Seniors’ Financial Literacy and the ‘Sandwich Generation’ FalloutNov 06, 2014
November can be a month of stark realities for many Canadians with Remembrance Day reminding us of past and present conflicts, a long winter on the horizon and shorter, darker days. It is, in some way, fitting that November is also designated Financial Literacy Month in Canada, as the increasing debt loads of many Canadian households make this an equally stark reality that needs to be confronted. This is especially true for the ‘sandwich generation’ who are struggling with their debt and finances while caring for their senior parents, an age demographic of particular interest to the new National Strategy for Financial Literacy.
The steady rise in Canadians’ household debt has been cause for considerable concern for the Canadian government, with debt levels (as a percentage of income) having doubled since 1980. To confront this problem and to help Canadians become more skilled at managing their finances, the federal government has drafted a National Strategy for Financial Literacy, with the first of three phases launched in October, 2014. This phase, to the shock of many, focused on strengthening the financial literacy amongst Canada’s seniors, as reports had shown that seniors had the lowest financial literacy amongst all age groups. In fact, a report by the Vanier Institute indicated that Canadian seniors are 17 times more likely to become insolvent in 2010 than they were in 1990, the highest rate of any age group. With fixed incomes, rising costs and people living longer, many Canadian seniors are struggling financially. The notion of a relaxed retirement as snow birds has become a fading dream in the face of rising personal debt loads.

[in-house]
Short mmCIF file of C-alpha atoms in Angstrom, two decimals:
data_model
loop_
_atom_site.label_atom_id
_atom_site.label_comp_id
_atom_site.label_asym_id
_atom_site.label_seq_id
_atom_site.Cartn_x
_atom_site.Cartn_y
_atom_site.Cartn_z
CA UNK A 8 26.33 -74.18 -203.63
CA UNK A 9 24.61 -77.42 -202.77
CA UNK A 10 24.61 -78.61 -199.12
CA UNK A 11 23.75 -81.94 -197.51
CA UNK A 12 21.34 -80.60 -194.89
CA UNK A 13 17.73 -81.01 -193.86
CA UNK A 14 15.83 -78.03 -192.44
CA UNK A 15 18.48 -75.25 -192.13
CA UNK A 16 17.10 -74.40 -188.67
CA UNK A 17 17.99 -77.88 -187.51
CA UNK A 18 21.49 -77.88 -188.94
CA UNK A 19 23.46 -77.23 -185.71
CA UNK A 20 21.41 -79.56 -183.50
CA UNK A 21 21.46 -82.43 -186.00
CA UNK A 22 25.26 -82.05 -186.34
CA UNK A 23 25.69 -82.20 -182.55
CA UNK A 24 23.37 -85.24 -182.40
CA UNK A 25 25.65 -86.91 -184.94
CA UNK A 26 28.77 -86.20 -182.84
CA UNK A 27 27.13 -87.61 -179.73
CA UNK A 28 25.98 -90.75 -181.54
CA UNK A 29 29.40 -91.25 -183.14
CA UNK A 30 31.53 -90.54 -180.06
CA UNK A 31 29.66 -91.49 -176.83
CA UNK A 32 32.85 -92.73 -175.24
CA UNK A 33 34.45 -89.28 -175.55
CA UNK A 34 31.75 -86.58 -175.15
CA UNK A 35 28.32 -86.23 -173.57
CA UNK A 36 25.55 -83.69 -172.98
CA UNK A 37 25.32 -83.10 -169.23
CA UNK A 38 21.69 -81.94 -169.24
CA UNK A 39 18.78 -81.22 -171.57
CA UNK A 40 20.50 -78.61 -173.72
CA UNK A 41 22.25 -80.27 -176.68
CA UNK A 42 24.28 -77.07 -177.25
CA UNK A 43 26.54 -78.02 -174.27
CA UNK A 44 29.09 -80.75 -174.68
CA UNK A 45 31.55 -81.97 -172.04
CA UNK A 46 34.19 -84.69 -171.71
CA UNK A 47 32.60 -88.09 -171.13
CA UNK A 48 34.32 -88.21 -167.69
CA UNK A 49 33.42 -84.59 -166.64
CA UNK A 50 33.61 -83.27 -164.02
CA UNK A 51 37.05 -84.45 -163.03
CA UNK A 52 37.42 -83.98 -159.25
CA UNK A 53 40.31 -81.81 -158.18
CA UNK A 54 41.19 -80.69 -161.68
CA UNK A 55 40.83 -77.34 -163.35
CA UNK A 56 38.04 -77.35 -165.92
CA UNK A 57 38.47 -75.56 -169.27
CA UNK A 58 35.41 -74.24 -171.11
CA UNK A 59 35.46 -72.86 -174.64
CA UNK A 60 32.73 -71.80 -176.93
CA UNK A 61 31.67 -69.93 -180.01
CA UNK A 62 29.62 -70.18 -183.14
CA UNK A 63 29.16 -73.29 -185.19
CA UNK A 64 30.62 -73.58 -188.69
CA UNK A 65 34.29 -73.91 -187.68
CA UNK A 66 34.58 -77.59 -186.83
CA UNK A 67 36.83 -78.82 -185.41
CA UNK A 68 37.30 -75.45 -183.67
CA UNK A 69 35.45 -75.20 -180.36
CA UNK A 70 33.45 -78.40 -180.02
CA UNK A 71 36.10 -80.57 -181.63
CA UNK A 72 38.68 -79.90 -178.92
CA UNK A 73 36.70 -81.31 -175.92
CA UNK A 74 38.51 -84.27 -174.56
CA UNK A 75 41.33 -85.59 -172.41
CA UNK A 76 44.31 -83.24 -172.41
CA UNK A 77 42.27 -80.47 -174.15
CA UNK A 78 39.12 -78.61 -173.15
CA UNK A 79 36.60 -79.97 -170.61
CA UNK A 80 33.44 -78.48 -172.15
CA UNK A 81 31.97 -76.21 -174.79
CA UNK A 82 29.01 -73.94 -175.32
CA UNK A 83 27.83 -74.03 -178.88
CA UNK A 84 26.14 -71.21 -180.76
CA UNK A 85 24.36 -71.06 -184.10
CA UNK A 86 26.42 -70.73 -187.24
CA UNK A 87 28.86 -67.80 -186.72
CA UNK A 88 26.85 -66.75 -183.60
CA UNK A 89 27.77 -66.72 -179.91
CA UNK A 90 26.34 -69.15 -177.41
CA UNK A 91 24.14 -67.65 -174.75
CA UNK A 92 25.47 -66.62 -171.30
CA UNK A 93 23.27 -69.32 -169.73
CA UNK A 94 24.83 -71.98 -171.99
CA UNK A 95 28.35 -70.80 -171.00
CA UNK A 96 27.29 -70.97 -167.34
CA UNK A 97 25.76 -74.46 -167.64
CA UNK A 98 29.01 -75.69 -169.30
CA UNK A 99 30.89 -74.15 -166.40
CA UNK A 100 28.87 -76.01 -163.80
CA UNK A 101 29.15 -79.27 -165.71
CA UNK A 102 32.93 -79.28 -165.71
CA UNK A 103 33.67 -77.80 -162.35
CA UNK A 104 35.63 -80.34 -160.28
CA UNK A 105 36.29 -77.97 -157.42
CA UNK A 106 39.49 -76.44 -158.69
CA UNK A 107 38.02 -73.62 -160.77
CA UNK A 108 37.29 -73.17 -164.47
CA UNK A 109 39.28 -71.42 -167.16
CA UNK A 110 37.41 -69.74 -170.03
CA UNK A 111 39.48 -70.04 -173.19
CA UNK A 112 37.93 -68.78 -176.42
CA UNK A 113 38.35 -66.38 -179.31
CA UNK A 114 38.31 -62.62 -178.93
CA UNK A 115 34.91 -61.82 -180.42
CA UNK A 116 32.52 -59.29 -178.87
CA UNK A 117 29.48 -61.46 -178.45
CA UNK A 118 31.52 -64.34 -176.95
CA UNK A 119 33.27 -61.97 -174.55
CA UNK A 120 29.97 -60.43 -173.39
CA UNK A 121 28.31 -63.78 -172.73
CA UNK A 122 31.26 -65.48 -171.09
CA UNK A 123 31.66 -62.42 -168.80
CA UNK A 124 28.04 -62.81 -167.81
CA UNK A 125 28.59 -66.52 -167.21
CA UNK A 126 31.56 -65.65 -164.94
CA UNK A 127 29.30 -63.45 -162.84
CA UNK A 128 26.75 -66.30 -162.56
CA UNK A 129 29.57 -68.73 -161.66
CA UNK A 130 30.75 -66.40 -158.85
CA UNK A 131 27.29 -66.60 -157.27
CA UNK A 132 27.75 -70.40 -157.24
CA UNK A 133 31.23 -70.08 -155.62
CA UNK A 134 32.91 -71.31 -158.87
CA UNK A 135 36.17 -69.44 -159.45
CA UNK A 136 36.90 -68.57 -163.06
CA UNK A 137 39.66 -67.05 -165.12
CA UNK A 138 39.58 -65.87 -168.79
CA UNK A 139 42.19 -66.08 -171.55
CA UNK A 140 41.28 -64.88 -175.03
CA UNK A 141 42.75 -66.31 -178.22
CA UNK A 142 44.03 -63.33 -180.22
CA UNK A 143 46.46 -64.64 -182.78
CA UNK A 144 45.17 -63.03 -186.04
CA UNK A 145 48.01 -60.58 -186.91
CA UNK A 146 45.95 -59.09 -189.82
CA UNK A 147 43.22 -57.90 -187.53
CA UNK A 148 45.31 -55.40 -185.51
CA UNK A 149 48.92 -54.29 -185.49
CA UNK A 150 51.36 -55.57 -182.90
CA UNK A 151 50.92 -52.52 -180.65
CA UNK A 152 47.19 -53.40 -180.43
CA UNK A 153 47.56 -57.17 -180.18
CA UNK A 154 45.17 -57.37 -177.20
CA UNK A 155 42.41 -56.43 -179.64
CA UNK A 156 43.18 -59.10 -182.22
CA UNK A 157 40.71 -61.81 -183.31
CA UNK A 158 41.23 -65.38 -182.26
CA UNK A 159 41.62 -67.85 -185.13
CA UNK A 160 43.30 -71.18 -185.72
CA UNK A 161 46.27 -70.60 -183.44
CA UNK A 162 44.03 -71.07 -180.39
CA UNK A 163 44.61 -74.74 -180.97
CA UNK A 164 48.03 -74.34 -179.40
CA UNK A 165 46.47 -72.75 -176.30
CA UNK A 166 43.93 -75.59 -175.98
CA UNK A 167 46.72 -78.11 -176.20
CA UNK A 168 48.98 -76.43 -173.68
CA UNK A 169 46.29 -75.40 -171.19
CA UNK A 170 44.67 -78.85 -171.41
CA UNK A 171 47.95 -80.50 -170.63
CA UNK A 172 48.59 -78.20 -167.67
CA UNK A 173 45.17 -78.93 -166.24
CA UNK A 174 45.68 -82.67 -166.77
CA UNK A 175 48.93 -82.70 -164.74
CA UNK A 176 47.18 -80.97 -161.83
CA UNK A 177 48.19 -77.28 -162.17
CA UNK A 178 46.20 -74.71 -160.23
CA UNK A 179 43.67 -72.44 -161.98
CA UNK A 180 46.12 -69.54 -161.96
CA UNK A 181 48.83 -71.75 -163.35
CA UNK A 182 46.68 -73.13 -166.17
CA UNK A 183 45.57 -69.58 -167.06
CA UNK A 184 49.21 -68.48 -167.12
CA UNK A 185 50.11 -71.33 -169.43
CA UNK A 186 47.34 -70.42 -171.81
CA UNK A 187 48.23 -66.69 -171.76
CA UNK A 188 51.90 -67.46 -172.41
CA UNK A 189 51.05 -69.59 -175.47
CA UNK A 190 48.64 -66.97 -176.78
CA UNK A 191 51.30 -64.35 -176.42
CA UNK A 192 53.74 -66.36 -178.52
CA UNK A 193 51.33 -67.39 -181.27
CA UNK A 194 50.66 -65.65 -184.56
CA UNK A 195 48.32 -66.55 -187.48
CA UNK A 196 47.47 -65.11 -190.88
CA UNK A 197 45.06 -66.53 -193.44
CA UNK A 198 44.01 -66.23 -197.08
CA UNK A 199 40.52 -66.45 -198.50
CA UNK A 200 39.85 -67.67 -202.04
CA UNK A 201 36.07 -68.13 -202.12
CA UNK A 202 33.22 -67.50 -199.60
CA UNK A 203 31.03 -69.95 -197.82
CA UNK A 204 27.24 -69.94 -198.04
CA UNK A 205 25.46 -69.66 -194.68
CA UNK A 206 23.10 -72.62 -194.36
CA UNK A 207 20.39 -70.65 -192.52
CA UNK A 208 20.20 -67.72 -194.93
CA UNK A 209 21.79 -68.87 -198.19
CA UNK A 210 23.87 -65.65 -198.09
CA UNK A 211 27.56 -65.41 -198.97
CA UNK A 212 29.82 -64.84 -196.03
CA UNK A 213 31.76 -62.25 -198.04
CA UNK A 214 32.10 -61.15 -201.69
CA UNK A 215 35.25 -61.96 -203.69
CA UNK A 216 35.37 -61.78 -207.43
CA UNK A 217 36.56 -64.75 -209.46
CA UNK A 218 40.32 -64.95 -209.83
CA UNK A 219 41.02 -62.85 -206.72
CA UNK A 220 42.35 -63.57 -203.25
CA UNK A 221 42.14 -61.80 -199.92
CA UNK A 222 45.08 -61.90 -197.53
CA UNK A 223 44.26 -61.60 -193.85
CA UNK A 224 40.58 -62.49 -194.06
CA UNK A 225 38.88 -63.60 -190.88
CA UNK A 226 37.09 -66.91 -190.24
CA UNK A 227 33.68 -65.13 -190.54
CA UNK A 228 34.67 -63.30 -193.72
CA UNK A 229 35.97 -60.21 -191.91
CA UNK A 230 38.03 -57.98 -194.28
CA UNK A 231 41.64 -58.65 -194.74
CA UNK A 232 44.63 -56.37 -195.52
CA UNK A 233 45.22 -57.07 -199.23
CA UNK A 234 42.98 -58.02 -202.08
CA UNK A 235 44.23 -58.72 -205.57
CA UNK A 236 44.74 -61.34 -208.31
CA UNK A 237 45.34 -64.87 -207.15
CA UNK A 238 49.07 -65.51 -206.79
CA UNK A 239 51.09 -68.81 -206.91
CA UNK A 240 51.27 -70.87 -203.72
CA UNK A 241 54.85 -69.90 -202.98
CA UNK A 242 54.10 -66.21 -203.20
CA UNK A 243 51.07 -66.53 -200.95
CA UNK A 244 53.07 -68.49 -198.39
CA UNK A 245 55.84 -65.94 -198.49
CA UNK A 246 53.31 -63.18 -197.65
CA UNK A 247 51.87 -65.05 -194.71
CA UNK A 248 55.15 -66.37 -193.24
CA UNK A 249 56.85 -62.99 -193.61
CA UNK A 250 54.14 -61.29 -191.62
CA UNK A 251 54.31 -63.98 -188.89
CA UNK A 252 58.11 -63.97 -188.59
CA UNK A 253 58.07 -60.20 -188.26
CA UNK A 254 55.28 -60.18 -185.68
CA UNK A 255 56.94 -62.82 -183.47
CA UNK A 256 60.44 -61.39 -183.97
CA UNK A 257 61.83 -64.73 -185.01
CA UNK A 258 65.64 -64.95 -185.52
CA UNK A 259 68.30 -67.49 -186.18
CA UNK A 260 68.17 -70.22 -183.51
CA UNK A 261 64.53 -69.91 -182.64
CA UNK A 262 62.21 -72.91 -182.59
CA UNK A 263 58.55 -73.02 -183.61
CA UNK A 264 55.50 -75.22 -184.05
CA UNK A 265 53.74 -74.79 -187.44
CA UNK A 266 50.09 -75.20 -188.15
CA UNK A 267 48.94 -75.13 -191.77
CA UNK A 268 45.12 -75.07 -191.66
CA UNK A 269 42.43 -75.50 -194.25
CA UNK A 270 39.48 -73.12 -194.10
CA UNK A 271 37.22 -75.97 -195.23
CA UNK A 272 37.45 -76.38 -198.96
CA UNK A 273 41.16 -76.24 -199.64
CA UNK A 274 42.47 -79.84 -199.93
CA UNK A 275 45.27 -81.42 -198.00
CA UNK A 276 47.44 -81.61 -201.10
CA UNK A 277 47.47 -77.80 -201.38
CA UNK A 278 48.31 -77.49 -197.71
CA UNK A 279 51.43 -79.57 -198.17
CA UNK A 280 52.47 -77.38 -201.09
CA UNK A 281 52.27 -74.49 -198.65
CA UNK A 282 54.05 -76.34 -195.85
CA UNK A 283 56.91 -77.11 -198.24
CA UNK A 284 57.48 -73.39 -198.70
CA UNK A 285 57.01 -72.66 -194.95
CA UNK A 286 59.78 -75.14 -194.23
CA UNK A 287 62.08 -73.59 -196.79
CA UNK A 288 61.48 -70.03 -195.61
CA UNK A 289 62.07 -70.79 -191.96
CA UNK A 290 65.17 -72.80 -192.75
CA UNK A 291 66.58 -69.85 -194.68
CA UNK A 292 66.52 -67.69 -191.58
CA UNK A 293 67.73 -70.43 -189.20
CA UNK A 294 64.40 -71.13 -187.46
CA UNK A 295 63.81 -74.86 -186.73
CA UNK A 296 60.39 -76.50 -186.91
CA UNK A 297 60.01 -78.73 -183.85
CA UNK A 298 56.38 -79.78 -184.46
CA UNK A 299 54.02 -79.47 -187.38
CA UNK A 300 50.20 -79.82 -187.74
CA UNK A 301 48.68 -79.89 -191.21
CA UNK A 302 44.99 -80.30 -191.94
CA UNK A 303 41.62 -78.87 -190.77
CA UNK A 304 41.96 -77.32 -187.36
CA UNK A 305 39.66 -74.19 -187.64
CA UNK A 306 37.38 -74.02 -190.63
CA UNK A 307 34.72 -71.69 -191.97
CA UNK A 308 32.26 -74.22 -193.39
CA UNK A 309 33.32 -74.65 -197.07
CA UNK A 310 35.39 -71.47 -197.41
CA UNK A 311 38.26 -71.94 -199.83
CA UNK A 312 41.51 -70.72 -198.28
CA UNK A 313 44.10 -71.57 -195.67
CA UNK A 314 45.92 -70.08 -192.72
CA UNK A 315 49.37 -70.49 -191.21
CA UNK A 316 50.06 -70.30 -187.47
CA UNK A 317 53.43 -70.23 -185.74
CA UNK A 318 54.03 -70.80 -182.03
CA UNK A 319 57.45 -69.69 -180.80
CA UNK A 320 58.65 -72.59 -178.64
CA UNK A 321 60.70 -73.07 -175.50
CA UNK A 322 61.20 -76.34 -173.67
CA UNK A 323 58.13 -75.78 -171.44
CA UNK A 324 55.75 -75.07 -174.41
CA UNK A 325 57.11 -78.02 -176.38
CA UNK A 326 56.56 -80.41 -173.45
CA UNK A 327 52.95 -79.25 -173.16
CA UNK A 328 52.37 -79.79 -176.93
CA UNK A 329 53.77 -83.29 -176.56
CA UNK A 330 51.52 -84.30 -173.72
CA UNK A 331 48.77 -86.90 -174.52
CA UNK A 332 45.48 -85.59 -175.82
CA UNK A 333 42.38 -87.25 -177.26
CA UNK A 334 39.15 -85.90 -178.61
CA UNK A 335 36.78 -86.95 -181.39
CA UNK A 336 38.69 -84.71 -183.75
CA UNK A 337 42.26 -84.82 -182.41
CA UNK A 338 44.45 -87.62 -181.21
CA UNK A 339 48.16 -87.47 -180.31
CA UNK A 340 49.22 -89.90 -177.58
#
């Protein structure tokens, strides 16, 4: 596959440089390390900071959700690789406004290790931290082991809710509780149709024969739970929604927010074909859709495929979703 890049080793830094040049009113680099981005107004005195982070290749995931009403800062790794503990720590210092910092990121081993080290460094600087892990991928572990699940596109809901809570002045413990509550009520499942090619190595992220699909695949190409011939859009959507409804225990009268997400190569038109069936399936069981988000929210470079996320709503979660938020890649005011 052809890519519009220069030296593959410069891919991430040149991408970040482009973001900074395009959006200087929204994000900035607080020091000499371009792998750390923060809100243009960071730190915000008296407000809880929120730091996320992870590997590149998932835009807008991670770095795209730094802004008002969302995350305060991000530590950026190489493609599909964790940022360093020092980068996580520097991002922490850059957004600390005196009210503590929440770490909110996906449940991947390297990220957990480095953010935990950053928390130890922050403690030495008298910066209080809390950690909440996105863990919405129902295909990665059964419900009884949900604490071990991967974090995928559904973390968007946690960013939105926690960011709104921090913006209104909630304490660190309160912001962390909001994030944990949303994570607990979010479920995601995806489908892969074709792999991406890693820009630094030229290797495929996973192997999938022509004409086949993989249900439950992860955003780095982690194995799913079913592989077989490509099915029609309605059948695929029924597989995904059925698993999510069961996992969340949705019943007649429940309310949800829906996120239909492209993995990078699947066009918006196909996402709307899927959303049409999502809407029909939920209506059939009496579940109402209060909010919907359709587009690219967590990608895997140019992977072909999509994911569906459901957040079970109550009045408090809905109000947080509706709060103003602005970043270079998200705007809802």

With a national strategy to tackle the problems of seniors struggling with debt, there is hope that some of the core issues can be addressed in the medium to long term. A national strategy to improve financial literacy, of course, takes time to implement and for the skills taught to positively affect peoples’ lives. In the interim, there are broader implications to the financial struggles our seniors are facing. These implications often start with the families of those seniors struggling financially.
A recent poll by the Bank of Montreal indicated that half of Canadians aged 45 to 64 are facing financial problems while trying to care for their children and their parents, a situation leading to the term the ‘sandwich generation’. The financial problems facing Canadian seniors, warranting a national strategy, are having a particular impact on this ‘sandwich generation’. One third of the poll’s respondents indicated that they were caring for a senior, with 39 per cent indicating this would hinder their own long term financial stability and retirement savings. Indeed, the poll showed that the sandwich generation respondents had, on average, only saved 32 per cent of their stated retirement goal.
The trickle-down effect of seniors’ financial problems onto their children’s own retirement plans identifies the need for a broader national strategy on financial literacy. As the ‘sandwich generation’ confront their household debt burdens, while also trying to care for senior parents that have financial problems of their own and are living longer, the question arises as to whether or not the ‘Millennial generation’ will receive an inheritance comparable to generations before them. Phase 3 of the National Strategy for Financial Literacy seeks to work with this younger generation, to make sure they have the skills to meet the financial challenges of the new economy, complete with substantive student loans, house prices that may be unattainable and a changing labour market. This national strategy needs to be successful to stem the ‘trickle-down’ effect of the current debt and financial crisis seen amongst our seniors to multiple generations.